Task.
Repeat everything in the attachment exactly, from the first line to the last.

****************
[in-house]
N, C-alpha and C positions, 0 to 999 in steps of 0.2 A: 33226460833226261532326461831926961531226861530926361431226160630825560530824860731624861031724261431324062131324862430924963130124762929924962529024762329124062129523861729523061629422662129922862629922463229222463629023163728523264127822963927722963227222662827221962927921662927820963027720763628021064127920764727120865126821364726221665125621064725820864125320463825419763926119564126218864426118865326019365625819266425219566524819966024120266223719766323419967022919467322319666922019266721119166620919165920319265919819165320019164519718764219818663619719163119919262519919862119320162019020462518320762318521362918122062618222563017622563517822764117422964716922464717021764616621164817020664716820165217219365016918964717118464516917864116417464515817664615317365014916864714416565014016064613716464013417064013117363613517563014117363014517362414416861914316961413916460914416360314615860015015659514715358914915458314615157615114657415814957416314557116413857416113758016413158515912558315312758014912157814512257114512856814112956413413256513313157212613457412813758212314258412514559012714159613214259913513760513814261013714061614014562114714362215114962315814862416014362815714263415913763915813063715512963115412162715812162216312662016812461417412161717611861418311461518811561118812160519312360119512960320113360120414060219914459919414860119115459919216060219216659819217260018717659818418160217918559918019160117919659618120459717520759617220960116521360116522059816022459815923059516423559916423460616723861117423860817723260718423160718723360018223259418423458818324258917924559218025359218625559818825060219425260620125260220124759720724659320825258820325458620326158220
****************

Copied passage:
[in-house]
N, C-alpha and C positions, 0 to 999 in steps of 0.2 A: 33226460833226261532326461831926961531226861530926361431226160630825560530824860731624861031724261431324062131324862430924963130124762929924962529024762329124062129523861729523061629422662129922862629922463229222463629023163728523264127822963927722963227222662827221962927921662927820963027720763628021064127920764727120865126821364726221665125621064725820864125320463825419763926119564126218864426118865326019365625819266425219566524819966024120266223719766323419967022919467322319666922019266721119166620919165920319265919819165320019164519718764219818663619719163119919262519919862119320162019020462518320762318521362918122062618222563017622563517822764117422964716922464717021764616621164817020664716820165217219365016918964717118464516917864116417464515817664615317365014916864714416565014016064613716464013417064013117363613517563014117363014517362414416861914316961413916460914416360314615860015015659514715358914915458314615157615114657415814957416314557116413857416113758016413158515912558315312758014912157814512257114512856814112956413413256513313157212613457412813758212314258412514559012714159613214259913513760513814261013714061614014562114714362215114962315814862416014362815714263415913763915813063715512963115412162715812162216312662016812461417412161717611861418311461518811561118812160519312360119512960320113360120414060219914459919414860119115459919216060219216659819217260018717659818418160217918559918019160117919659618120459717520759617220960116521360116522059816022459815923059516423559916423460616723861117423860817723260718423160718723360018223259418423458818324258917924559218025359218625559818825060219425260620125260220124759720724659320825258820325458620326158220